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Dodge - 2000 Ram 1500 Off-Road
Dodge - 2000 Ram 1500 Off-Road

Dodge - 2000 Ram 1500 Off-Road

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The Ram line was redesigned for the 1994 model year. Development on a second generation began in 1986, ending in late 1992. A more conventional design was originally scheduled for... More »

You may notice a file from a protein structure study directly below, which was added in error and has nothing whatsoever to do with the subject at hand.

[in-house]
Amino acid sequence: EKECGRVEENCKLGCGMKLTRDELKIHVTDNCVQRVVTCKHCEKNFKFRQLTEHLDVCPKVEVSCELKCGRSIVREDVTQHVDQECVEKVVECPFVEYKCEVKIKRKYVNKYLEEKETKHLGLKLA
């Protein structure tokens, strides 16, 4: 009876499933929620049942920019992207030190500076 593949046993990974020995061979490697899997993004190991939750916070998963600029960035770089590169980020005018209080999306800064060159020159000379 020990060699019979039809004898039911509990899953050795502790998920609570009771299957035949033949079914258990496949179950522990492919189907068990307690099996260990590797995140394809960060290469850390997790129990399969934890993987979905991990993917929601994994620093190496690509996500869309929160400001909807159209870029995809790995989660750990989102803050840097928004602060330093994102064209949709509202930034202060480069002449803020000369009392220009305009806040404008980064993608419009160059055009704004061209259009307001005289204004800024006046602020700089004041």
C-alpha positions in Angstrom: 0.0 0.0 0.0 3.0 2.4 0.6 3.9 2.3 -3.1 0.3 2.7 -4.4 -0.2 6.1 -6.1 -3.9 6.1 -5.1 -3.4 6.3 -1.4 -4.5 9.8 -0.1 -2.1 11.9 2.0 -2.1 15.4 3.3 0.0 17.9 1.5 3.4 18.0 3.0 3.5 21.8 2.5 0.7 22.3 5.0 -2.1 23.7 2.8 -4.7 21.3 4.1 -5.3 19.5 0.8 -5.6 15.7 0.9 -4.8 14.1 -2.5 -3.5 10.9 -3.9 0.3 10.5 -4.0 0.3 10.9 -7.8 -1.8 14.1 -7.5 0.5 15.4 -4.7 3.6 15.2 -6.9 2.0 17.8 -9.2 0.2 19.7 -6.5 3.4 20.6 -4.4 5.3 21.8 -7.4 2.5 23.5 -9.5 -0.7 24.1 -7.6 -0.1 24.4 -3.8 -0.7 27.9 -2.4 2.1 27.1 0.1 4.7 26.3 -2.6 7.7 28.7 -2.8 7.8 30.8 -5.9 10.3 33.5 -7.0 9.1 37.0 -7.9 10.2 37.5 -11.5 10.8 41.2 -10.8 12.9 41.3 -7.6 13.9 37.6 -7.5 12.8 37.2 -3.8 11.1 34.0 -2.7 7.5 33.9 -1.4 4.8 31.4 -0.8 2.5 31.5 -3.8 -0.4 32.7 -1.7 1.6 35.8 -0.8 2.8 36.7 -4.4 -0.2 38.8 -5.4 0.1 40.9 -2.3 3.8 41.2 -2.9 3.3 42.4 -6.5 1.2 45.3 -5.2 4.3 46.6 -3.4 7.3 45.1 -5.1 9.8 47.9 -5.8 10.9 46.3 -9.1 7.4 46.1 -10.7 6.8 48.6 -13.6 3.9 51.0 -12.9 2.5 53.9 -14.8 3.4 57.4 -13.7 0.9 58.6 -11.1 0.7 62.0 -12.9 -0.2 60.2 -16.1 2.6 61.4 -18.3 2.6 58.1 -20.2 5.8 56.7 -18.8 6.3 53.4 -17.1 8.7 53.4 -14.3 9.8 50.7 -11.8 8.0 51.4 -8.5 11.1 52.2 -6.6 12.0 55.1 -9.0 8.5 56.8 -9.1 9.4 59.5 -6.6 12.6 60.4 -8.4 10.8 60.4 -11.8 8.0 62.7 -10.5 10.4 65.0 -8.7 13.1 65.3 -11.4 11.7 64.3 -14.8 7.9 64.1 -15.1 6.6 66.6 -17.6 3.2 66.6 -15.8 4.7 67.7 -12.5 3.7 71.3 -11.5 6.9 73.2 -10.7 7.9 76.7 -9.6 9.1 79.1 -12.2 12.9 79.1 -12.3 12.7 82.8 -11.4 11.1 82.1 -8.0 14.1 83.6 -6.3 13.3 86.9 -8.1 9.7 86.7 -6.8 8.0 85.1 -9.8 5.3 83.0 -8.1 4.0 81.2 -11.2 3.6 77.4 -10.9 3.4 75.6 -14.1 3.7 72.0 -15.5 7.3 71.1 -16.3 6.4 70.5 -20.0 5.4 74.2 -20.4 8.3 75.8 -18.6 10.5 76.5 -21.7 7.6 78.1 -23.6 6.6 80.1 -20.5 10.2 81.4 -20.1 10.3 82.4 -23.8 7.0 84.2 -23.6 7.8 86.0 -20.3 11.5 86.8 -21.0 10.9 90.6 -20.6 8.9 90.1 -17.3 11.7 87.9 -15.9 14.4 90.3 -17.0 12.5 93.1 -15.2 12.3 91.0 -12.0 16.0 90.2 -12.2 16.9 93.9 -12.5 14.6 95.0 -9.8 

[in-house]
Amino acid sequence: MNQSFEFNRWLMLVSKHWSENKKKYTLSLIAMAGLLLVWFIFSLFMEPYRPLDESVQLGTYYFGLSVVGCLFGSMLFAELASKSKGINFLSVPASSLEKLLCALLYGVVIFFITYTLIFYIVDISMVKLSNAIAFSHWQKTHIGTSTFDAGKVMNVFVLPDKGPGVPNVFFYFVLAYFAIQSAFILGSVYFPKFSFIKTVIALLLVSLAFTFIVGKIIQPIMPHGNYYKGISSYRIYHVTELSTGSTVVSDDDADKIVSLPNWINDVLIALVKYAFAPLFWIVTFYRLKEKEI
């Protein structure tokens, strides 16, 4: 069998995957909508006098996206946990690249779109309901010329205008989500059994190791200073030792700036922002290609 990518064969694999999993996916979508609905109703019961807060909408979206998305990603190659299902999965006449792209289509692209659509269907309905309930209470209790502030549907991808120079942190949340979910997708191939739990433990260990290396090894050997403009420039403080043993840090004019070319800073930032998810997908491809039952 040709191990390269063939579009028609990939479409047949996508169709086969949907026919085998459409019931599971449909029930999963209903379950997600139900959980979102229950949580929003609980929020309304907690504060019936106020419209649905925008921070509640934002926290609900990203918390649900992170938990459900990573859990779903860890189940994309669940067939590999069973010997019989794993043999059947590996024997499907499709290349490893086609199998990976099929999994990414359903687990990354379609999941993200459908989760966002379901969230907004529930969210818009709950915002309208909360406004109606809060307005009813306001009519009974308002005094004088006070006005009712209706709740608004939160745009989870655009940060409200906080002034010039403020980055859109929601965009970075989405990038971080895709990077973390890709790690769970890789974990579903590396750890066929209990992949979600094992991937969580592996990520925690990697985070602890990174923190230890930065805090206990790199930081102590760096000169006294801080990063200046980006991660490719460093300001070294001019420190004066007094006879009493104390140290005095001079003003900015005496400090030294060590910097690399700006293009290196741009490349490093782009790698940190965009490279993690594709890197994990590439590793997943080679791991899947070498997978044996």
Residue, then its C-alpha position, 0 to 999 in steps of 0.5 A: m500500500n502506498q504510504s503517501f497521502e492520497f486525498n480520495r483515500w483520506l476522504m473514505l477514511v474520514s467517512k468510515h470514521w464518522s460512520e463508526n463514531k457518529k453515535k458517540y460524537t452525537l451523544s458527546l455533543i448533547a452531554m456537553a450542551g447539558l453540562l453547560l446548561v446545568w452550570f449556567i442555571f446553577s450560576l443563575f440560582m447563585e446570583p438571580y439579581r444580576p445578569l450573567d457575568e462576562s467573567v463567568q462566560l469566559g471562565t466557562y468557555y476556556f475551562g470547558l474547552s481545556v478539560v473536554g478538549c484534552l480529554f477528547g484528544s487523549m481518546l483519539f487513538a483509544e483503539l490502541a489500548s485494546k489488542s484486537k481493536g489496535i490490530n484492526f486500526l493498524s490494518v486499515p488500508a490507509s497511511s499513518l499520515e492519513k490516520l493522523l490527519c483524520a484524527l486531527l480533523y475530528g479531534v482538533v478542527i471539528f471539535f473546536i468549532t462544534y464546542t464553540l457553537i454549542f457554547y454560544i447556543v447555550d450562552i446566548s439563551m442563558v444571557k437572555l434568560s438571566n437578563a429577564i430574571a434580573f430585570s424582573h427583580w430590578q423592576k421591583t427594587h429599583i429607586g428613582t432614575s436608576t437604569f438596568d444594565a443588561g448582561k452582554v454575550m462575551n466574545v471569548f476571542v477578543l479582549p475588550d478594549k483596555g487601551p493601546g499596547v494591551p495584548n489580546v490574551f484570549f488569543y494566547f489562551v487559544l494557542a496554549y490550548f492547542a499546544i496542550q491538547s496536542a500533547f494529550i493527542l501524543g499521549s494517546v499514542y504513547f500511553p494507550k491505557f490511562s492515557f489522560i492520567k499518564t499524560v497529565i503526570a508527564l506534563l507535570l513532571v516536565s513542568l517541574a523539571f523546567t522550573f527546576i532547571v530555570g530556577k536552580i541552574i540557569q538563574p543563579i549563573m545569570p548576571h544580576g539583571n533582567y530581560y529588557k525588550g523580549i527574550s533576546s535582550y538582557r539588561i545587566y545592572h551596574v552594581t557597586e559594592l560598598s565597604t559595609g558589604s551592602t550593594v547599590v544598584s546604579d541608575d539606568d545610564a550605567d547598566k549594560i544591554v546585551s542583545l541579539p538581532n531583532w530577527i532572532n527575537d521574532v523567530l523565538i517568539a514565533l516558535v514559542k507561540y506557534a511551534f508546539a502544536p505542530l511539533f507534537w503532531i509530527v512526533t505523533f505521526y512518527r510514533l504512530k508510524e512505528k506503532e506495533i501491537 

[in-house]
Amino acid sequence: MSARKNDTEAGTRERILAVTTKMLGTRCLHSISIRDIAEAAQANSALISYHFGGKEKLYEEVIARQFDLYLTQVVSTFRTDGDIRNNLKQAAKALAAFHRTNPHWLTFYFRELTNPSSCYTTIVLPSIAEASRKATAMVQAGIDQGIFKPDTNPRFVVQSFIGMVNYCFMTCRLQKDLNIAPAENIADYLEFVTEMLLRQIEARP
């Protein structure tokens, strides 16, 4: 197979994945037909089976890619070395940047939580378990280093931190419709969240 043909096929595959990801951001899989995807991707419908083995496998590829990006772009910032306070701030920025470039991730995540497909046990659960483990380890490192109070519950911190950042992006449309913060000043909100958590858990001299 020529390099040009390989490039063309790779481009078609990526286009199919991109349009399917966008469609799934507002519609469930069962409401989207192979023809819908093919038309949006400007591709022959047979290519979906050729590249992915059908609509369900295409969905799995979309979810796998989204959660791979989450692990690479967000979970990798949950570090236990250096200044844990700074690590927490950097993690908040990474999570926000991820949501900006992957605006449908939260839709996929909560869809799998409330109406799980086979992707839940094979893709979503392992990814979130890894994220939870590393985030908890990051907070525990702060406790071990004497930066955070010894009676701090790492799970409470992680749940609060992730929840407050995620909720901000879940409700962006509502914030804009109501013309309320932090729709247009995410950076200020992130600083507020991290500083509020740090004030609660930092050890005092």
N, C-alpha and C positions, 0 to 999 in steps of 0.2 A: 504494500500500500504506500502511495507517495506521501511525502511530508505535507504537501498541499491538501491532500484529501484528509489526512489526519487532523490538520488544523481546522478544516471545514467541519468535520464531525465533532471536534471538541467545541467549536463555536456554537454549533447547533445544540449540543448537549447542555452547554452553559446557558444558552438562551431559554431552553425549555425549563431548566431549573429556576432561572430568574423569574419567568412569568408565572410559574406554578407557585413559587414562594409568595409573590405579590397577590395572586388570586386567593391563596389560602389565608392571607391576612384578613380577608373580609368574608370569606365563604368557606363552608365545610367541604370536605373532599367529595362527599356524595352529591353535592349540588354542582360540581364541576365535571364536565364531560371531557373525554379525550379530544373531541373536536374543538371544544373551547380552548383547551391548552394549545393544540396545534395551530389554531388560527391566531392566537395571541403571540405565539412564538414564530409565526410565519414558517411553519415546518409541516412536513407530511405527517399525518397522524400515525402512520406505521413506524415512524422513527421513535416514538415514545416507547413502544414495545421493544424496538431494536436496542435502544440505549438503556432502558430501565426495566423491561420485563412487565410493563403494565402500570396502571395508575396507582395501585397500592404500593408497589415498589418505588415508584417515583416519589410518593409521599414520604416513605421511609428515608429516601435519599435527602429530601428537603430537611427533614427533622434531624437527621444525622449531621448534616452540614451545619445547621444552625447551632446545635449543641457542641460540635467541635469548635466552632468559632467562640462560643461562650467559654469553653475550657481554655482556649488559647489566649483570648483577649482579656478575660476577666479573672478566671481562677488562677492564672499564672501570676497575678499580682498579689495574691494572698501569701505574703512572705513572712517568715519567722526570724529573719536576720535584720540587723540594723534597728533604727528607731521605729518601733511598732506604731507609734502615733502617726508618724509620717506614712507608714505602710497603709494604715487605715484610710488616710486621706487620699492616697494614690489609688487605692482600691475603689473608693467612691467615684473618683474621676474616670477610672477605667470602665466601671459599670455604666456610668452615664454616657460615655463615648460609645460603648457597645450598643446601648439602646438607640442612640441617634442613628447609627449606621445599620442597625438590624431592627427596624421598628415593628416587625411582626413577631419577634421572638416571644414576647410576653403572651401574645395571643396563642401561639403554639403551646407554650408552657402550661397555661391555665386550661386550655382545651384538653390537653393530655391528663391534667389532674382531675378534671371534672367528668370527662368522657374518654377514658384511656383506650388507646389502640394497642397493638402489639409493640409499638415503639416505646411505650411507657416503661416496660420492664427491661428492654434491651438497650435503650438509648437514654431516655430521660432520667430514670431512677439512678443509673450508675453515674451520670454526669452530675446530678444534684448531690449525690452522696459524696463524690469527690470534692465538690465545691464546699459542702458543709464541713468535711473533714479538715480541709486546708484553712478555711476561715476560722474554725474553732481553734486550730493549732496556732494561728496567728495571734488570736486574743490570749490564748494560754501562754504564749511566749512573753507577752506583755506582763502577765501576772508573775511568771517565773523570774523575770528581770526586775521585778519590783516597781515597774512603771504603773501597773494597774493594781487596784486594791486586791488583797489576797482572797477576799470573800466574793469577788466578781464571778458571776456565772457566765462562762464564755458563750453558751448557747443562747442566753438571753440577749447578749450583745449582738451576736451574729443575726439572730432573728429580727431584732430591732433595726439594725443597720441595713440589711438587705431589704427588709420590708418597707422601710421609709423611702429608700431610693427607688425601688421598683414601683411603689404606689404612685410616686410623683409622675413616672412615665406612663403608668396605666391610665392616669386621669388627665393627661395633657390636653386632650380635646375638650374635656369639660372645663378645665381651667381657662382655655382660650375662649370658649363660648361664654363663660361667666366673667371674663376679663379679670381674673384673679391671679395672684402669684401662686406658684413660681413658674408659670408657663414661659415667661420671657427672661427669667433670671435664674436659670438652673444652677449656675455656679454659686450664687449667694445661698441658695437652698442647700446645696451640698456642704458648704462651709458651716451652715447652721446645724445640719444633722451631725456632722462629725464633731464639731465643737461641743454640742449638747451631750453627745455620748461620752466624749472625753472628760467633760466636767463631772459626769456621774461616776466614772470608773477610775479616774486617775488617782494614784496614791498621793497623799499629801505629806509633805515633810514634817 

The Ram line was redesigned for the 1994 model year. Development on a second generation began in 1986, ending in late 1992. A more conventional design was originally scheduled for a 1991 production; when Bob Lutz showed it to the new styling designers, chief designer Phillip E. Payne told him, "It looks like nothing more than a rehash of everybody else's truck." At that, Lutz told him he had 6 months to come up with something better. The exterior styling of the truck that was eventually released was the result of design concepts by Payne during 1988-1990. A review by the Dodge pick-up truck studio designers felt that modern pick-ups looked "too flat and sedan like", while the early 50's Studebaker pick-up and the 18 wheeler trucks had just the right "macho" look to them. The design featured a big-rig-looking front end and a large grille that was nothing like the current Ford or Chevy/GMC pickups in design.The redesigned 1994 Ram was a sales success, with sales rocketing from 78,000 units in 1993 to 240,000 in 1994, 410,000 in 1995, and nearly 480,000 in 1996. That year, it was prominently featured as the hero vehicle in the film Twister. Sales of this generation peaked at just over 400,000 in 1999 before declining against the redesigned Ford and GM trucks. By 2001, Ram sales figures were below those of Ford and Chevy trucks.Engine offerings continued over from the first-generation Ram and were the 3.9 L V6, 5.2 L V8, 5.9 L V8, and 5.9 L I6 Cummins turbo diesel. Added to the line up was a new 488 cubic inch 8.0L V10 engine designed as an alternative for those who wanted superior pulling power but didn't want a diesel. The new V10 and Cummins turbo diesel could only be had in the 2500 and higher designation models. Models were now the 1500 half-ton, 2500 three-quarter-ton, and 3500 dual-rear-wheel one-ton in both 2- and 4-wheel drive. 1500 Rams offered both 6.5- and 8-foot (2 and 2.4 m, respectively) boxes. 2500 Rams offered 6.5-foot (2.0 m) boxes with club or quad Cabs. 3500 Rams were the only model made with crew cab long boxes. They are very rare as only a small number of them were developed for Canada only.Dodge offered the 2500 series in two different gross-vehicle-weight ratings for the first few years, but this was later dropped. The purpose of the difference between the light-duty and heavy-duty 2500 trucks was for the heavy-duty 2500 to take the place of the discontinued one-ton single-rear-wheel trucks. Rear axles for the light-duty 2500 trucks were semi-floating, while the heavy-duty 2500 rear axles were full-floating.On the inside, special attention was paid to in-cab storage features, with a large glovebox, a center armrest storage area, and extra storage space behind the seat. The dash and gauge cluster were a far cry from the previous model Ram and were far more modern as well. A redesign of the dashboard and instrument cluster was introduced in 1998 along with the introduction of the quad cab, and rounded black plastic side-view mirrors replaced the previous rectangular design.1998 updatesIn 1998, Dodge introduced the "Quad Cab", which uses smaller, "suicide" doors directly behind the main doors. This was offered as an option on the "Club Cab" for this model year. Other changes for 1998 included rounded mirrors replacing the classic square ones, a revised interior, dual airbags, a chime replacing the buzzer for seat belts/door ajar/headlights/ and a digital odometer. The OBD II System was also standard, with a computer port near the driver's-side footwell and a code-checking system via the new digital odometer readout.In 1999 Dodge introduced a revised front end for the Sport models with a restyled bumper, quad-beam clear-lens headlamps, and body-color grille. A 6-speed manual transmission was optioned for the diesel trucks in 2001. A small percentage of the diesel engines in 1999 and 2000 were subject to problems within the water jackets and fuel injectors. The most problematic was the "53" stamped engine block which had a defect that would cause fracturing in the structure of the block itself. The 2000 models began optioning heated leather seats. The braking system was upgraded to dual-piston calipers in the front. An Offroad Edition was offered as a package with a 2-inch lift accomplished with stiffer front springs and rear lift blocks, unique 17x8 rims, 275/70/17 all terrain tires, 4.10 gears, trussed Dana 44 in the front, limited slip differential, and skid plates. The Offroad Edition models are also distinguishable with an additional decal on the tailgate under the 4x4 decal that says "Offroad."Although Dodge introduced a new Ram 1500 for 2002, the old second-generation style Ram was carried over for the 2002 model year heavy-duty 2500 and 3500 trucks. The new third-generation Ram would not appear in the 2500/3500 variants until 2002 as 2003 models. Part of this delay was due to the then new 5.7 L Hemi engine not being ready for production.TransmissionsNV3500 was offered in 1500 Rams and light-duty 2500 Rams. NV4500 was standard in 2500 and 3500 trucks; the NV4500HD for V10 and diesel models (except the uncommon, light-duty 2500 rams). A NV5600 was offered in 1999 and 2000 Rams and was the only transmission offered behind the High Output diesel in 2001 and 2002.Transfer casesThere was a total of 5 transfer cases for the four-wheel-drive Ram. All are part-time and have a low range of 2.72:1. The 1500 featured a NP231 and NP231HD. The NP241 was standard on V8 2500 Rams. The 2500 and 3500 V10 and diesel featured a NP241DLD from 1994 to 1997. In 1997 the NP241DHD became an option for 2500 Rams and was standard on 3500 Rams from 1998 to 2002.AxlesThe Dodge Ram features a wide variety of axles. For the front axle of 4x4 Rams, a Dana 44 was used on all 1500 Rams and the early (light-duty) 2500 Rams. However, most of the 2500 and all 3500 Rams use Dana 60 front axles. The 1500 Rams and some early light duty 2500 Rams used a 9.25 Chrysler (Spicer) axle in the rear. A Dana 60 rear axle was used on heavy duty 2500 V8 Rams. A Dana 70 rear axle was used in 2500 Rams with a V10 or a Diesel/Automatic transmission combination. A Dana 80 rear axle was used on 2500 Rams with a manual transmission and V10/diesel engine combination. Every 3500 Ram was made with a Dana 80. The front drive axles in these Rams were unique in the fact they didn't feature Locking hubs, but featured a Center axle disconnect. The 2002 2500 and 3500 Rams saw the eventual phase out of the Center axle disconnect, in favor of front axles that were permanently locked in. Dodge continued to feature front axles like this for their 2500, 3500, 4500, and 5500 trucks until 2013 models.This article is licensed under the GNU Free Documentation License. It uses material from Wikipedia. Hide -